Big Brothers, Big Sisters of Lethbridge important in rural areas too
The Big Brothers, Big Sisters of Lethbridge and District organization not only serves Lethbridge, but also serves rural communities throughout the region.
“We are making a positive difference in the lives of youth by developing and implementing a wide range of mentoring programs,” explains Jen Visser, Executive Director of Big Brothers Big Sisters of Lethbridge and District. “I am a strong advocate for mentoring programs. I strongly believe that every child could use an extra support in their life.”
Visser says that the organization’s rural area includes over to the B.C. border, the U.S. border, to Nanton, and over to Taber. The organization also offers school-based programs in Brocket, Coaldale, and Coalhurst.
All programs are managed through the Lethbridge office.
“We try and offer our traditional, community-based mentoring program in all communities, but it’s always dependent of finding a mentor,” Visser says. “Opportunities for rural-based clients are funded through general donations and we also receive some funding from the Peigan school board. By supporting such a worthy cause, you are helping children in our community reach their full potential, resulting in positive outcomes such as a reduction in poverty and unemployment.”
Visser says that the organization offers five different mentoring programs: Traditional Program; In-School Mentoring; Teen Mentoring; Game On! and Go Girls. Each program, Visser explains, has its own history, but the community-based program has been around for the 45 years that Big Brothers, Big Sisters has been serving Lethbridge and surrounding areas.
“Serving as role models, our mentors teach by example the importance of giving and giving back, of staying in school, and of having respect for family, peers, and community,” Visser adds.
She explains the Traditional Program is where a volunteer is matched with a child and they spend time out in the community for 2-3 hours a week for one year.
“The children in this program range from ages 616,” Visser said. “Often, the children come from single parent families that are looking for a positive influence in their lives.”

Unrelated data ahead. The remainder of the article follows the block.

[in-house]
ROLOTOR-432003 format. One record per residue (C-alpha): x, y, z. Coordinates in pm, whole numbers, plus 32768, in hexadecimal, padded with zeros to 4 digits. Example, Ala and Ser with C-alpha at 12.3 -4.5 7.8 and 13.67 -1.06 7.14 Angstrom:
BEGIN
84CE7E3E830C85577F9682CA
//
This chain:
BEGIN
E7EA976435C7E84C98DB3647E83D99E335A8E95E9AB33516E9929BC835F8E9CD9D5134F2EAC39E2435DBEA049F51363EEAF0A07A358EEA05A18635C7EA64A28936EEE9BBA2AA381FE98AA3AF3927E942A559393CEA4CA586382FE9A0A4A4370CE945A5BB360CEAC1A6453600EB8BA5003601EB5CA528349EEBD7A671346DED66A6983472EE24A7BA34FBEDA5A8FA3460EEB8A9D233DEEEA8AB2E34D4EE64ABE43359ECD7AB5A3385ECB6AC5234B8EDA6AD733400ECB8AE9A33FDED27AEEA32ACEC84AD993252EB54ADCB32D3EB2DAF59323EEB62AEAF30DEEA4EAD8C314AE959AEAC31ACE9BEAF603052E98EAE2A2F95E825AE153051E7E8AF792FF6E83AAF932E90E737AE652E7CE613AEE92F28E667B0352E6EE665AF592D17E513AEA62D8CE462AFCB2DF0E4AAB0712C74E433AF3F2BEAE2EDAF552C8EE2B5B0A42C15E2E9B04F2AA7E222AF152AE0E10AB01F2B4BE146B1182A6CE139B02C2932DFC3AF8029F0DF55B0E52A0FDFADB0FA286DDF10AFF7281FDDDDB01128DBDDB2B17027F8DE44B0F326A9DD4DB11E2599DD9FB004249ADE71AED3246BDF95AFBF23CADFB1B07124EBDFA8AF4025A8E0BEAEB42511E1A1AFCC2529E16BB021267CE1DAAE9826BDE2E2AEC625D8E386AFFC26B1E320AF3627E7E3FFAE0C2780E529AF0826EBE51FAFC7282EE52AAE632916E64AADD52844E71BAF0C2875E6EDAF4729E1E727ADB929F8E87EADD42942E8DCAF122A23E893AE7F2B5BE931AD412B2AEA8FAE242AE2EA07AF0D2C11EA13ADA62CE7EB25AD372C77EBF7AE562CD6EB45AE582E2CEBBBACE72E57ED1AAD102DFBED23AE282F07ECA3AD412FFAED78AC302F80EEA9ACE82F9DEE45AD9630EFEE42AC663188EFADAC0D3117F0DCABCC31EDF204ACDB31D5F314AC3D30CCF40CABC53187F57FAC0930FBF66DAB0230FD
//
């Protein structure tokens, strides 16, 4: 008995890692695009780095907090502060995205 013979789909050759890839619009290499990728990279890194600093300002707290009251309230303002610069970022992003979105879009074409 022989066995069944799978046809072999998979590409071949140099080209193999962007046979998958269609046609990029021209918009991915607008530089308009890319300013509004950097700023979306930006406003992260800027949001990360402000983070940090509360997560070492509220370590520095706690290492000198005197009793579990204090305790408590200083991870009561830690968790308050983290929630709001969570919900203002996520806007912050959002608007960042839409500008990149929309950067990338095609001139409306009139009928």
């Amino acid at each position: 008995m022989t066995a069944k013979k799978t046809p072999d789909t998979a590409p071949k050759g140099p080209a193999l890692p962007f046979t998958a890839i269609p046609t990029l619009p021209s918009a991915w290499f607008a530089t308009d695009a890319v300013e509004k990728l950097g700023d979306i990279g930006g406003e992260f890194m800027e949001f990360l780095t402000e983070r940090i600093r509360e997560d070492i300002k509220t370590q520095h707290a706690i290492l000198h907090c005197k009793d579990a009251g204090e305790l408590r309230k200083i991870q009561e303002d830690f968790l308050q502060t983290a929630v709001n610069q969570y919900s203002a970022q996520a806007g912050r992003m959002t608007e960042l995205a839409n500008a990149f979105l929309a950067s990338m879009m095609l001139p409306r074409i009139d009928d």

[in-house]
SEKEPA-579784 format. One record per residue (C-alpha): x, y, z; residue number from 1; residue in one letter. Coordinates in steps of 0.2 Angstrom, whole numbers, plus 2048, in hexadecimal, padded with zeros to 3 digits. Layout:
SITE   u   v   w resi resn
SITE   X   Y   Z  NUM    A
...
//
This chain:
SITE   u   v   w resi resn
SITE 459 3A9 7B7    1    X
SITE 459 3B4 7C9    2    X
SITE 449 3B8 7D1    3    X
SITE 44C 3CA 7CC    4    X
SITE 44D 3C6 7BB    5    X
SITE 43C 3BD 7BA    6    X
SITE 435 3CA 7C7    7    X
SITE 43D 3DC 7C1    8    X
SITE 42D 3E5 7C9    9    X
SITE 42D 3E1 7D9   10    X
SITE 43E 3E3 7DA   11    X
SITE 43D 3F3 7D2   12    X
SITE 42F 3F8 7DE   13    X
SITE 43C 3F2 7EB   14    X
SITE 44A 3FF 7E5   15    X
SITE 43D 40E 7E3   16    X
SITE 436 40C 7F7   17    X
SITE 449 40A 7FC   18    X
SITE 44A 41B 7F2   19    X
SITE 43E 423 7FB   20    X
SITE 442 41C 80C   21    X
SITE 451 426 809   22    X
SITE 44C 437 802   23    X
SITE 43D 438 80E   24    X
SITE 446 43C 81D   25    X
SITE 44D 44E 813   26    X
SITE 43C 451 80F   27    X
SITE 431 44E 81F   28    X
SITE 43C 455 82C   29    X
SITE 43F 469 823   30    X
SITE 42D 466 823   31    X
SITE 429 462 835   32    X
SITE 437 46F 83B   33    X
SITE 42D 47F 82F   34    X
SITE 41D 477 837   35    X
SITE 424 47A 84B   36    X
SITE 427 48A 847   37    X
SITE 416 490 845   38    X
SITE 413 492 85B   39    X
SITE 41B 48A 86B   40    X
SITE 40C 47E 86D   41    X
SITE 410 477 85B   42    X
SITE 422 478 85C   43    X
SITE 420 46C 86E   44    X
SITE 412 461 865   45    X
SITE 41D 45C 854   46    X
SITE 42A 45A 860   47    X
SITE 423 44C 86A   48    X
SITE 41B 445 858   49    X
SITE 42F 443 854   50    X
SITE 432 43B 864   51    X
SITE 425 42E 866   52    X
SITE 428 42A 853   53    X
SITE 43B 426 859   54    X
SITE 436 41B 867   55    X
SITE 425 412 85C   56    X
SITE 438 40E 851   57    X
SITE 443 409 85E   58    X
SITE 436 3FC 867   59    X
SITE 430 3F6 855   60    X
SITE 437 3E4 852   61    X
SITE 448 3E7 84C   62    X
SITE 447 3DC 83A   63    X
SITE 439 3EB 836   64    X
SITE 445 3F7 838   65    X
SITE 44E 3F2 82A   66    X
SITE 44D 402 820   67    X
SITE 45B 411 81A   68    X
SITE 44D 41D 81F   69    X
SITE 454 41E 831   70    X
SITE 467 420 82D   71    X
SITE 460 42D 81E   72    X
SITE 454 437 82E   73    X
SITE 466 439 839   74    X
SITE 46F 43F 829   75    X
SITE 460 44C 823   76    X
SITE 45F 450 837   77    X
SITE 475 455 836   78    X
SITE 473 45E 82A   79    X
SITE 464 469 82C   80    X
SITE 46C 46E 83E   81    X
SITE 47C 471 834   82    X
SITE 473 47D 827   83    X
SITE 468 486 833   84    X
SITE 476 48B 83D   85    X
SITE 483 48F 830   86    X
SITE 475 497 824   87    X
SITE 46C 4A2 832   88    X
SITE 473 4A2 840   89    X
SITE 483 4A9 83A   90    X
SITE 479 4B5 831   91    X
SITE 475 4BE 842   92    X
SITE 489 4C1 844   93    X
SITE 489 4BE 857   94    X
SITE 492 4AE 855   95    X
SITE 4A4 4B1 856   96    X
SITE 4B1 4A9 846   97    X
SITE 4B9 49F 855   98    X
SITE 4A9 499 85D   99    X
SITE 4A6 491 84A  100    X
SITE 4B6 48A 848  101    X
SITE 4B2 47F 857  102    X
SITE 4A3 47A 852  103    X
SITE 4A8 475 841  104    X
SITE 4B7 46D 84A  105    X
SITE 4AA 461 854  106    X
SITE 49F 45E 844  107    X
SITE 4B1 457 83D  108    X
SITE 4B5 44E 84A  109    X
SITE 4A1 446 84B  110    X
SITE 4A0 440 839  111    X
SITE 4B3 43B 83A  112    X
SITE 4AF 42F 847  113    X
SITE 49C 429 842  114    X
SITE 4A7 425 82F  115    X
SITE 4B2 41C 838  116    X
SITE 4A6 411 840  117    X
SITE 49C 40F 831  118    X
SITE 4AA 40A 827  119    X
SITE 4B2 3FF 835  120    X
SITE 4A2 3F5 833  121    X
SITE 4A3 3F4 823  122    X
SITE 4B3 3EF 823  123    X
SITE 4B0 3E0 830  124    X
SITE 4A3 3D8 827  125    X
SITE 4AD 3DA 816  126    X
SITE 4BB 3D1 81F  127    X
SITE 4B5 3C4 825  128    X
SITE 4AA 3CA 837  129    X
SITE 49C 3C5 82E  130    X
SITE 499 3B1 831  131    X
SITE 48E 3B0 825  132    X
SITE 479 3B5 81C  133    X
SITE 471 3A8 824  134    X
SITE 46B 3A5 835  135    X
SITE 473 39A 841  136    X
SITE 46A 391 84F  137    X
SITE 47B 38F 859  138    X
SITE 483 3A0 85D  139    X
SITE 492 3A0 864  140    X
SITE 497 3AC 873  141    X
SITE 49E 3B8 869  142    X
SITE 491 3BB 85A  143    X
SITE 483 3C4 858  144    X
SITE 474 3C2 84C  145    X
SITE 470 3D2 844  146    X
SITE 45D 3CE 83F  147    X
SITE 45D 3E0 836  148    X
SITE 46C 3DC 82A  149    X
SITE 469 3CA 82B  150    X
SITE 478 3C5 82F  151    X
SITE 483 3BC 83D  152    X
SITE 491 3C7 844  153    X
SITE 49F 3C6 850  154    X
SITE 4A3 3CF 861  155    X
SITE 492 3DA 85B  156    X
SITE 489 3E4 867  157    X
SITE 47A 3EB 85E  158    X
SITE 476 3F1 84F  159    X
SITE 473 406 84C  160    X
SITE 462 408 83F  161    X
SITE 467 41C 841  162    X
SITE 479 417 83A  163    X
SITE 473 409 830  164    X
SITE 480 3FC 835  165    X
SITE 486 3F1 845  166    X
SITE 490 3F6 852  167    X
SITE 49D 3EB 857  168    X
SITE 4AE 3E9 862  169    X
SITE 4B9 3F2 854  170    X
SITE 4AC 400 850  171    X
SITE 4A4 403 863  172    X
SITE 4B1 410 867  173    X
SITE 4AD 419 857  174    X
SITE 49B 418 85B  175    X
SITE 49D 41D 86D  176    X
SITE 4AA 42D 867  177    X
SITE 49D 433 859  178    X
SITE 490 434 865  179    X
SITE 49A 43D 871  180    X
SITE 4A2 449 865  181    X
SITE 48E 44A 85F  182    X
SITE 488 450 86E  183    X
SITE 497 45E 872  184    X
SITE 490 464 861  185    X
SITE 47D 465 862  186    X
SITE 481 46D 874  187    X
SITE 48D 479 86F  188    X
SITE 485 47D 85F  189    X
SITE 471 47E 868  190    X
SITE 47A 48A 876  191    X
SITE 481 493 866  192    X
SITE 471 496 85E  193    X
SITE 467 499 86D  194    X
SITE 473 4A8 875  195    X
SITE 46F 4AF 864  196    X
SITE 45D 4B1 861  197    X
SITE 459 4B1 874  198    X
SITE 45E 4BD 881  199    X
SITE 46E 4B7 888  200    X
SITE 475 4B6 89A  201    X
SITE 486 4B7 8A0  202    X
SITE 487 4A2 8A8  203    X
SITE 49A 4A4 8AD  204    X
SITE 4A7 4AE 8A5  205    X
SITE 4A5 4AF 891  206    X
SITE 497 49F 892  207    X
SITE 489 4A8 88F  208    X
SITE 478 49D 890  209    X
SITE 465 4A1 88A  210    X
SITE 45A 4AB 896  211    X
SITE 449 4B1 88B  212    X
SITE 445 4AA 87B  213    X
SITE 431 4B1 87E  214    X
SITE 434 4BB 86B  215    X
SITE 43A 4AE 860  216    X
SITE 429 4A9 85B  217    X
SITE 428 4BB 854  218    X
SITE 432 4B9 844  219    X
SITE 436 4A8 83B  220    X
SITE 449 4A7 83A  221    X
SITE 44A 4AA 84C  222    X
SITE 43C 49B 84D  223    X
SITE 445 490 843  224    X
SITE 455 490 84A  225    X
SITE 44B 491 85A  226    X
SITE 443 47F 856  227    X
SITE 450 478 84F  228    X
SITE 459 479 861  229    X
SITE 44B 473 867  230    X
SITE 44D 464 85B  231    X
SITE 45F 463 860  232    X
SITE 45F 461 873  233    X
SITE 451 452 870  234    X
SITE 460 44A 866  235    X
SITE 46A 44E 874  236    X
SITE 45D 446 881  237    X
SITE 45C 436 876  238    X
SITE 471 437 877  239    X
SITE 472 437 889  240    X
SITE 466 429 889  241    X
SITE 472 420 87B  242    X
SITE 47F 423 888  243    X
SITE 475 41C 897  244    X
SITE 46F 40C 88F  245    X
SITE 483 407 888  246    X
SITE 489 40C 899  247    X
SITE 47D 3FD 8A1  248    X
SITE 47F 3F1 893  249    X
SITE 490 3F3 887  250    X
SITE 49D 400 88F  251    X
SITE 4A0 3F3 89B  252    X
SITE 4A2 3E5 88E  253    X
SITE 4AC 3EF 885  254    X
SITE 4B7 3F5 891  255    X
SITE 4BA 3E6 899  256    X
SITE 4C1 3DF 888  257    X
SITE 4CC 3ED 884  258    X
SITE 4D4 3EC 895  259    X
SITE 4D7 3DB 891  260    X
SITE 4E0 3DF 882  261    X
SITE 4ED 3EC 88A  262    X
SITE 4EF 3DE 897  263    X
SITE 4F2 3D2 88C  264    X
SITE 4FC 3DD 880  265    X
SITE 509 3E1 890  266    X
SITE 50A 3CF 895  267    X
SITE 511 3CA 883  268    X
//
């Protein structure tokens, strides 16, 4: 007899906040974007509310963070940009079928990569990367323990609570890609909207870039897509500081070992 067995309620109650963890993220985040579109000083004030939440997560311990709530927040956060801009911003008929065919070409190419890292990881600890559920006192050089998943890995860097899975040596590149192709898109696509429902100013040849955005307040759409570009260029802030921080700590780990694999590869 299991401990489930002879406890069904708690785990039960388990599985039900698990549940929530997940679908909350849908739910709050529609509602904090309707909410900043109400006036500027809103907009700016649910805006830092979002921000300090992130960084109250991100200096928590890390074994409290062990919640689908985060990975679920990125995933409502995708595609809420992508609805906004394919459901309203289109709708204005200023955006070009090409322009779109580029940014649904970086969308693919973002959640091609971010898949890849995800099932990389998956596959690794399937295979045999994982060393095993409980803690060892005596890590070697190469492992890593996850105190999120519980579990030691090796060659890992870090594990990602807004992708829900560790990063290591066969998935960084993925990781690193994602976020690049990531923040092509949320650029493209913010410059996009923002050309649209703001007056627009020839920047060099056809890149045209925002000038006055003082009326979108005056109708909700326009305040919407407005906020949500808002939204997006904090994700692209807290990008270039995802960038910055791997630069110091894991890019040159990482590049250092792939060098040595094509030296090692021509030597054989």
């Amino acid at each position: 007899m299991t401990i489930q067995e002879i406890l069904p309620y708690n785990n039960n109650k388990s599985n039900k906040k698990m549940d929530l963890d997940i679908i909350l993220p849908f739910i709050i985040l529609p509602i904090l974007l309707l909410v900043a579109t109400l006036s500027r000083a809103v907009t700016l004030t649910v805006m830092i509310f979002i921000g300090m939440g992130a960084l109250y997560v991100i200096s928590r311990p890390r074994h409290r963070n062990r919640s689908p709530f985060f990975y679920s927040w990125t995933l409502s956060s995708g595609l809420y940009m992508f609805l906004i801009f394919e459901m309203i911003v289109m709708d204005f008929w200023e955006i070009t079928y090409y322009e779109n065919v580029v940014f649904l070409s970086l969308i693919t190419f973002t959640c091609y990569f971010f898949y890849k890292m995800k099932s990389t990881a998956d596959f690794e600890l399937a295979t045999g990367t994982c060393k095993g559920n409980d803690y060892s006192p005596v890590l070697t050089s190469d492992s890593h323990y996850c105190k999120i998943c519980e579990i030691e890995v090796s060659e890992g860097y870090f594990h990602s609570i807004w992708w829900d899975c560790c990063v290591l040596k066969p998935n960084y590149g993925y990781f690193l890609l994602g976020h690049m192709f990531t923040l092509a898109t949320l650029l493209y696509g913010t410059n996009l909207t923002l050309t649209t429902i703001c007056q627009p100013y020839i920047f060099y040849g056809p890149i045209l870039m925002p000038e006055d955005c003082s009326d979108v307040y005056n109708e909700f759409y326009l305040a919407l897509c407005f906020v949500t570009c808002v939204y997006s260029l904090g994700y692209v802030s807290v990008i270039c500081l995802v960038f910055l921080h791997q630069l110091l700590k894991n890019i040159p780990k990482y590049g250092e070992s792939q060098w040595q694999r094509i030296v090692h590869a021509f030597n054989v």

Visser says that the In-School Mentoring is a situation where a mentor and a child spend time together focusing on non-academic activities in the child’s school including talking, playing games, or just hanging out on a playground.
Teen Mentoring, Visser explains includes a teenager from a high school being matched with a child at a corresponding elementary school with the intent of learning and teaching leadership qualities.
“The goal of this program is to provide leadership in understanding healthy living choices through example,” Visser says. “The program also offers opportunity to create a quality, once in a lifetime friendships and experiences.”
Visser describes Game On! as an all-boys group mentoring program providing boys and young men with information and support to make informed choices about a range of healthy lifestyle practices.
“Through non-traditional physical activities complimented with healthy eating, support, participants are engaged in life skills, communication and emotional health discussions designed to engage participants in the pursuit of life long healthy lifestyles,” Visser says.
Go Girls, on the other hand, is an all-girls group mentoring program that incorporates fun, educational games and activities designed to stimulate selfreflection and group discussion.
“The goal of Go Girls is to provide the girls and young women with information and support to make informed choices about healthy, active living while maintaining sensitivity toward emotional, social and cultural issues they may face,” Visser says.
“By supporting and donating to the organization, people can truly make a difference by providing funding needed for our professional, trained staff to carefully screen volunteers and match them in longterm, safe mentoring relationships, while providing necessary ongoing management and support for the volunteers, children, and families.”